Thin Blue Line


Police Line (c) R Dennison June 2013

Police Line (c) R Dennison June 2013

Job satisfaction is important for most people, whether that is happiness for 40 hours a week, or during their shifts spread over a nine day fortnight.  If one’s goal is job satisfaction and that goal has been attained the world is a sunnier place.  Perhaps one might even say customers are satisfied interacting with happy workers, who in turn are able to enjoy life outside work.

Many people are not that lucky in their work.  According to its website there will be more than 31,000 officers and recruits in the Metropolitan Police Service in 2013/14.  From the customers’ perspective their mission to deliver Total Policing surely depends, in part, on job satisfaction and on all of the staff respecting the public and each other.

An easy milestone to reach would be ensuring the organisational culture support a goal in which ‘colleagues respect one another’.  Kevin Maxwell’s situation suggests there is still some distance to go before that milestone is reached.

The former detective has been successful in pursuing Employment Tribunal cases against the Met, after raising concerns having experienced some colleagues’ racist and homophobic behaviour.

I guess large institutions contain diverse views and there are management challenges involved in establishing a basic set of acceptable language standards.

It may seem a small detail, given the hugely challenging operational agenda the Met delivers.  Yet getting the details right may make organisational cohesion and corporate delivery a little easier in the long run.


Come As You Are

An empty Johari window, with the "rooms&q...

An empty Johari window, with the “rooms” arranged clockwise, starting with Room 1 at the top left (Photo credit: Wikipedia)

If my friends working in the public and private sectors are to be believed, there is a crying need for some coaching for key leaders so they are better equipped to win the hearts, minds and commitment of their staff at every level in their organisations.


Seemingly there are key leaders out there who think that – despite headcount reductions and pay freezes – X per cent fewer staff will remain motivated when pressed to produce ever greater outputs.


Looking back at some old material on inspired leadership I was struck by the attitude shown by Frank Douglas, in charge of Human Resources in Transport for London (TfL).  Interviewed in July 2010 by People Management magazine the African-American ex-pat noted:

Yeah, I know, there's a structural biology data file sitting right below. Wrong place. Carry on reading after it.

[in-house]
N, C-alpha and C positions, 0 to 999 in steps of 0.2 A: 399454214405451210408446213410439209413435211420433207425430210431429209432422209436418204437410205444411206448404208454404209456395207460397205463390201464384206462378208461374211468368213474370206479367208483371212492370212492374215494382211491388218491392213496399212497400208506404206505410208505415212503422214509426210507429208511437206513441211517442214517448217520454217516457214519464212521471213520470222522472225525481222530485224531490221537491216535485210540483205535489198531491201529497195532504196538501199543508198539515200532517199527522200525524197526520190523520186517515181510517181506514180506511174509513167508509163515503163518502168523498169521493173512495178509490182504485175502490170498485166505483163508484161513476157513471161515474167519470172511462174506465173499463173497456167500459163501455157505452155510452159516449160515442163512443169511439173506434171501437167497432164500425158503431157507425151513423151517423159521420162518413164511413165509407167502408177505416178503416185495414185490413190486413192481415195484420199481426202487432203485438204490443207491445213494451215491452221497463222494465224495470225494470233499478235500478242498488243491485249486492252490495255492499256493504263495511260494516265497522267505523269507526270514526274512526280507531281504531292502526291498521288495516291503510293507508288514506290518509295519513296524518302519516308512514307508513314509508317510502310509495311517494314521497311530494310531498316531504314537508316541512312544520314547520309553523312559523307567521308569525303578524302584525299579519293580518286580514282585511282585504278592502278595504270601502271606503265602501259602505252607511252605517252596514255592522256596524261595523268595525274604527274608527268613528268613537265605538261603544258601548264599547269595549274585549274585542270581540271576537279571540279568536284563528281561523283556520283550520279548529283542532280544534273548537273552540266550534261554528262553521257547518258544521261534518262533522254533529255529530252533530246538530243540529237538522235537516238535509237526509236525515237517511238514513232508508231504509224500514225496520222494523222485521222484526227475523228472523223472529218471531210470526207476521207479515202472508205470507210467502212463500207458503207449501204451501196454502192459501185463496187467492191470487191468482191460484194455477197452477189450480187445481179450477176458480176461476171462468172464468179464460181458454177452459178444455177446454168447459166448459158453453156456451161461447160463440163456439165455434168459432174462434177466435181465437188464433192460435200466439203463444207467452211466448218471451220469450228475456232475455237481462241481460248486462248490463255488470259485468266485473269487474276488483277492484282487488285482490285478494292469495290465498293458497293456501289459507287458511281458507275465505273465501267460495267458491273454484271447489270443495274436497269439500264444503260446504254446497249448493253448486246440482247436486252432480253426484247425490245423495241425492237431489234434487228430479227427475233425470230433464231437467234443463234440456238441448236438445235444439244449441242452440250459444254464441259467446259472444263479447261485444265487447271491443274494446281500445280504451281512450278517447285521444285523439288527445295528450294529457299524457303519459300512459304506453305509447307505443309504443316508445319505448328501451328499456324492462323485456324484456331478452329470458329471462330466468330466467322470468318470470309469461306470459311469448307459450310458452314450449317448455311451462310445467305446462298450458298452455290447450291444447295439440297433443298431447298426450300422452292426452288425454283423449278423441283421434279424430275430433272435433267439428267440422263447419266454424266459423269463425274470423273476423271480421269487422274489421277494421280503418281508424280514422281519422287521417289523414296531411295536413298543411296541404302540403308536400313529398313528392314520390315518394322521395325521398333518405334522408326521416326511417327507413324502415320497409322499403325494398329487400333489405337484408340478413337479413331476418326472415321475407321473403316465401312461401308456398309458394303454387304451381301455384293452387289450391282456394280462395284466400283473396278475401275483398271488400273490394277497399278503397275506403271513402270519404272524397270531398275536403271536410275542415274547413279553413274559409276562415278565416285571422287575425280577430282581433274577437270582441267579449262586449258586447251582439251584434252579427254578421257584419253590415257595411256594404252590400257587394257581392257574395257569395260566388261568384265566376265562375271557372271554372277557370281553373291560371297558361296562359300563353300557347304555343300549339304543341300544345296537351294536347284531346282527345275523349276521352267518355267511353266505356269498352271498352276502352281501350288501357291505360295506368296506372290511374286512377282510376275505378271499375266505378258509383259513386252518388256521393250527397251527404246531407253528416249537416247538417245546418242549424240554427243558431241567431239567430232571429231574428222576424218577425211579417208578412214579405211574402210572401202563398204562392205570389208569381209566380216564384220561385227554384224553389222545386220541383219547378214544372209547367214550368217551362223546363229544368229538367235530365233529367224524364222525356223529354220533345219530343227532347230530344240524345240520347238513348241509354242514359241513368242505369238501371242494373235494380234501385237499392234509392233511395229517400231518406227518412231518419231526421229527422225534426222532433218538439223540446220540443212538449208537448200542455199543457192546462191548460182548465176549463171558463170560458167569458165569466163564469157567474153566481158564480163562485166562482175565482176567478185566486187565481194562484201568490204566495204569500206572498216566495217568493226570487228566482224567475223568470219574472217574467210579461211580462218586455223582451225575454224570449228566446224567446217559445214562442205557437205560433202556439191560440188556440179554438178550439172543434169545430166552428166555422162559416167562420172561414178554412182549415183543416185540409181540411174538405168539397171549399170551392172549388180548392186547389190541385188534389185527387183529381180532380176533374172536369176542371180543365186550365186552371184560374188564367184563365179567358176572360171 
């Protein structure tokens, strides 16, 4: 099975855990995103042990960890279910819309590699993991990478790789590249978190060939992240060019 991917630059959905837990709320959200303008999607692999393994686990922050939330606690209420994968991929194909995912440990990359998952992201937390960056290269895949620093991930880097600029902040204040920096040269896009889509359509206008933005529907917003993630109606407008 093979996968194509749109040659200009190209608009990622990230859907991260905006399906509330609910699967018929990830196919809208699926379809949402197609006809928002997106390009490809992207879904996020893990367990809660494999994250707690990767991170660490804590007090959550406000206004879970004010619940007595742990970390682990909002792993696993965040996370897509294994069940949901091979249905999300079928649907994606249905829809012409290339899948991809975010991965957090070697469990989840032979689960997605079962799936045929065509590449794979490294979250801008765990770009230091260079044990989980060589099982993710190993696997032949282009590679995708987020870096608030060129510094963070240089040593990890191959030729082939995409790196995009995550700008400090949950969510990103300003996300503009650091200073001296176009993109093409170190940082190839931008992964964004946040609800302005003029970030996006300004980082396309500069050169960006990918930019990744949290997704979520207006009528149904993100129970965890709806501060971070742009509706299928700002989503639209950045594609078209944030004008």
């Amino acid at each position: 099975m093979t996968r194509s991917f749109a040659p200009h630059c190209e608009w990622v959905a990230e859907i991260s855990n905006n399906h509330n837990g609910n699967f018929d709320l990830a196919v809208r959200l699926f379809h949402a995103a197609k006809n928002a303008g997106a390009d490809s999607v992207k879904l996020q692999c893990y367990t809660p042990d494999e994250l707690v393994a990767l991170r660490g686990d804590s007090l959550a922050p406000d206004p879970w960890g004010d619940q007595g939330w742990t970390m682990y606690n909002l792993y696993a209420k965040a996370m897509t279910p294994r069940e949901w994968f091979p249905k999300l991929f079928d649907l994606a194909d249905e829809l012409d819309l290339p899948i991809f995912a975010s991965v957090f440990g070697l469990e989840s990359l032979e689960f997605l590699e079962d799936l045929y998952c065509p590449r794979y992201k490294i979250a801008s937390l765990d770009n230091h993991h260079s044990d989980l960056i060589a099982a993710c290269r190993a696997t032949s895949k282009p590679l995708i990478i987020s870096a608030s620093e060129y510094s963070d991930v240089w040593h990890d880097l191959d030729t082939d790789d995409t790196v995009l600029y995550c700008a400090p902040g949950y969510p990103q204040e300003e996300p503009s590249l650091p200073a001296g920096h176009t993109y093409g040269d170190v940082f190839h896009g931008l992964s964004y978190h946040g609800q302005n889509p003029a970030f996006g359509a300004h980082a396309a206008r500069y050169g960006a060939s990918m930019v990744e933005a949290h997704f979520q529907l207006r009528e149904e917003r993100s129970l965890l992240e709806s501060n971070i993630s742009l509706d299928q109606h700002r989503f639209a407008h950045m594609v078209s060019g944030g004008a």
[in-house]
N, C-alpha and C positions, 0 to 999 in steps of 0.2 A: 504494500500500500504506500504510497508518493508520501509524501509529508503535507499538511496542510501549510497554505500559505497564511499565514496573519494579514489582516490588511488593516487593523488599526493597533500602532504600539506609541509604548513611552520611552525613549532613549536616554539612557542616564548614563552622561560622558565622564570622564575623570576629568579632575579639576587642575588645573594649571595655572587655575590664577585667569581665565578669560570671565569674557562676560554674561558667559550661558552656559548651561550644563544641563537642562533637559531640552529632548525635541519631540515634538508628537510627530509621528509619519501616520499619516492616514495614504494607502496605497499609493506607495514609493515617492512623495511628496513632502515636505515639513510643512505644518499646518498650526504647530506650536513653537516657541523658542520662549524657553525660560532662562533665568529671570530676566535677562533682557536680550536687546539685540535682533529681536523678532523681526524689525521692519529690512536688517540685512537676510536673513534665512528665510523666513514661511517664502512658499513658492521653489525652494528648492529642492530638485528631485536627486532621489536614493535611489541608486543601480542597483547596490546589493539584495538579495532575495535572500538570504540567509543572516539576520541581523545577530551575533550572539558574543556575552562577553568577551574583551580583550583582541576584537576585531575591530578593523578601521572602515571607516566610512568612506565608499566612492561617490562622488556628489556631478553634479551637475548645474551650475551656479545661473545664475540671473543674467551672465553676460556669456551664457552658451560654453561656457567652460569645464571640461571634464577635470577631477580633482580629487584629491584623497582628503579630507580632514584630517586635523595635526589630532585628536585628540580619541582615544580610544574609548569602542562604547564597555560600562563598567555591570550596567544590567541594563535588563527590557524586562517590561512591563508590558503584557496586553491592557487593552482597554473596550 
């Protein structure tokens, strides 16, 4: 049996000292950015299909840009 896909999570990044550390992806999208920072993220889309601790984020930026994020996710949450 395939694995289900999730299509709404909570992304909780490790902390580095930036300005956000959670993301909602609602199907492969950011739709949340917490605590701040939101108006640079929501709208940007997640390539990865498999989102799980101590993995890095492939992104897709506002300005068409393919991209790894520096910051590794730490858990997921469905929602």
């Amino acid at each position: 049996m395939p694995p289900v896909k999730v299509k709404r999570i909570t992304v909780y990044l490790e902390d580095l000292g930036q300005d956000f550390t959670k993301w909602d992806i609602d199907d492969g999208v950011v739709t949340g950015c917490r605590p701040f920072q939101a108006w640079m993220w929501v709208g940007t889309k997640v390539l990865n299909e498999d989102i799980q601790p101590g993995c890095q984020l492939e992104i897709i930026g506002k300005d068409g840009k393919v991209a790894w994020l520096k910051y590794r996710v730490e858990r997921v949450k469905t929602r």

“In an age of austerity, when you can’t pay people more you have to focus on career development


He goes on to make the point that the first winner of television series ‘The Apprentice’, Tim Campbell, used to be a marketing manager at TfL.  The organisation should therefore be asking “How many more Tim Campbell’s do we have out there?”


Interestingly, Frank’s career trajectory also neatly illustrates the principle that the drive for development comes from within.  He says:


“The US is a highly mobile society, where people vote with their feet…I’ve had a self-managed career.  I aspired to be head of HR and took the jobs that would give me experience towards that goal’.  He adds towards, the end of the article, ‘the challenge of diversity is about understanding people and managing conflict”.


He might have added that people are complex, and that the issues of diversity affecting them may not be immediately obvious (for instance a disability may not be observable; their religion might also not be noticeable).  The principles behind the Johari Window (in which some aspects of an individual’s identity are not visible to others) are applicable here.


Coincidentally, in July 2011 People Management magazine took a look at sexual orientation in the context of diversity leadership.  David Shield’s, the director of workplace programmes for lesbian, gay, bisexual and transgender advocacy organisation Stonewall notes that:


Organisations have generally become more diverse, but you don’t often see gay people in senior teams, just like you don’t see gender or ethnicity in diversity at top levels …Women or ethnic minority men may fear a double dose of prejudice…which means that lesbians or black gay men are more inhibited about coming out than white, gay men”.


If that trend is indicative then there is still some way to go towards establishing fully equal and diverse workplaces.


I suspect that ensuring the employment environment has little or no scope for inequality establishes a foundation that is good-for-business.  In that climate a coaching strategy that encourages staff to develop their careers in fulfilling directions would deliver productivity benefits to the organisation and self-esteem benefits to the individual.  Happy staff are productive staff.


Underpinning the positive environment and the development strategy should be recognition of the value of the whole person, regardless of their age, disability, ethnicity, gender, orientation, or religion.


Organisations are missing a trick if they do not recognise the distinctive contributions that their diverse workforce already makes.  Those employees have real potential to develop further, in a supportive environment.   If more managers were keen to acquire coaching skills they might just be the catalyst to speed that development up.